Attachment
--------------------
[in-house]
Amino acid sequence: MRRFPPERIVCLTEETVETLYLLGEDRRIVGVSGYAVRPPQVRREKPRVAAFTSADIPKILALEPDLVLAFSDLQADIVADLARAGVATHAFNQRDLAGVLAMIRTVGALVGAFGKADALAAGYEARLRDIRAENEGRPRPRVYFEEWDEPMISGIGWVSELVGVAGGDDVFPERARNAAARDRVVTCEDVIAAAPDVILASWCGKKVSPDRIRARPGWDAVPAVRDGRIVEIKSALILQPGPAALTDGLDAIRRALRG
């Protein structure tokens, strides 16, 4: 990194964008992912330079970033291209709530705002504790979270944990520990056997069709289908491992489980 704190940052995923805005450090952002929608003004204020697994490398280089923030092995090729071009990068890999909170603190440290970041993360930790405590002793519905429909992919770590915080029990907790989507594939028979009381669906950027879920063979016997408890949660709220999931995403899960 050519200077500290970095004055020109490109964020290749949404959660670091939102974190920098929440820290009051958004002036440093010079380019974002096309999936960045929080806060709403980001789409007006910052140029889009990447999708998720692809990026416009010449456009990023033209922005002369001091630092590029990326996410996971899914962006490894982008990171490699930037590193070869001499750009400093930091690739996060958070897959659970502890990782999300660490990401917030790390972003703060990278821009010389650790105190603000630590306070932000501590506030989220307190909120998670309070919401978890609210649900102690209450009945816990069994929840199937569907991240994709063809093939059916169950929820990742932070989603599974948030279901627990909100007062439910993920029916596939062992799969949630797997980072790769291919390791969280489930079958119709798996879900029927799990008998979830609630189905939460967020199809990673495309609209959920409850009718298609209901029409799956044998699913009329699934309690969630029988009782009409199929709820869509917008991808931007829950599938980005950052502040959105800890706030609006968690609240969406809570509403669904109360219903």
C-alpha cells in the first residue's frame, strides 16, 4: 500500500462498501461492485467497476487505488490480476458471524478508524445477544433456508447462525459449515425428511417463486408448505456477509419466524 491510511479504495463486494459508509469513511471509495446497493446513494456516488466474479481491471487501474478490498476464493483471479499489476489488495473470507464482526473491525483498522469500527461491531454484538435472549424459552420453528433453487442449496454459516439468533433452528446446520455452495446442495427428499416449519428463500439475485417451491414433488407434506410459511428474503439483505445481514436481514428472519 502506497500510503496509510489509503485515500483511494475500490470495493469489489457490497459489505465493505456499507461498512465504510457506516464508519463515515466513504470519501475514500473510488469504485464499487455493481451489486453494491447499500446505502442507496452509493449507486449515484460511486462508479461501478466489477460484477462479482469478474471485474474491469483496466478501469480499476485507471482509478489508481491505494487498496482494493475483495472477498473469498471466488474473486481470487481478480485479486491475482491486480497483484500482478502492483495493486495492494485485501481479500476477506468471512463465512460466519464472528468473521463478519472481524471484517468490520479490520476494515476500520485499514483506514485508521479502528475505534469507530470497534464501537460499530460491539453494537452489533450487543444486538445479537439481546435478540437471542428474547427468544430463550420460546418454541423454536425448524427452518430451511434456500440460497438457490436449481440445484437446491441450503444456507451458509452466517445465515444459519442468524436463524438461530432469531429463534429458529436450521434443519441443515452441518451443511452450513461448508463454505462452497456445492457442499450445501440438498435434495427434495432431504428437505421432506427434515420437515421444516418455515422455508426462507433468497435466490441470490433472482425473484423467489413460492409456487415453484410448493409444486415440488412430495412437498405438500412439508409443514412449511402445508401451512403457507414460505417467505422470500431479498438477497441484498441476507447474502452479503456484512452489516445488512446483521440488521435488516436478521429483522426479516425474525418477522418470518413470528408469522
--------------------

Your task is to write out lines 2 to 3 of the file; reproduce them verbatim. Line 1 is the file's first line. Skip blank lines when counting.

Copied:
Amino acid sequence: MRRFPPERIVCLTEETVETLYLLGEDRRIVGVSGYAVRPPQVRREKPRVAAFTSADIPKILALEPDLVLAFSDLQADIVADLARAGVATHAFNQRDLAGVLAMIRTVGALVGAFGKADALAAGYEARLRDIRAENEGRPRPRVYFEEWDEPMISGIGWVSELVGVAGGDDVFPERARNAAARDRVVTCEDVIAAAPDVILASWCGKKVSPDRIRARPGWDAVPAVRDGRIVEIKSALILQPGPAALTDGLDAIRRALRG
């Protein structure tokens, strides 16, 4: 990194964008992912330079970033291209709530705002504790979270944990520990056997069709289908491992489980 704190940052995923805005450090952002929608003004204020697994490398280089923030092995090729071009990068890999909170603190440290970041993360930790405590002793519905429909992919770590915080029990907790989507594939028979009381669906950027879920063979016997408890949660709220999931995403899960 050519200077500290970095004055020109490109964020290749949404959660670091939102974190920098929440820290009051958004002036440093010079380019974002096309999936960045929080806060709403980001789409007006910052140029889009990447999708998720692809990026416009010449456009990023033209922005002369001091630092590029990326996410996971899914962006490894982008990171490699930037590193070869001499750009400093930091690739996060958070897959659970502890990782999300660490990401917030790390972003703060990278821009010389650790105190603000630590306070932000501590506030989220307190909120998670309070919401978890609210649900102690209450009945816990069994929840199937569907991240994709063809093939059916169950929820990742932070989603599974948030279901627990909100007062439910993920029916596939062992799969949630797997980072790769291919390791969280489930079958119709798996879900029927799990008998979830609630189905939460967020199809990673495309609209959920409850009718298609209901029409799956044998699913009329699934309690969630029988009782009409199929709820869509917008991808931007829950599938980005950052502040959105800890706030609006968690609240969406809570509403669904109360219903």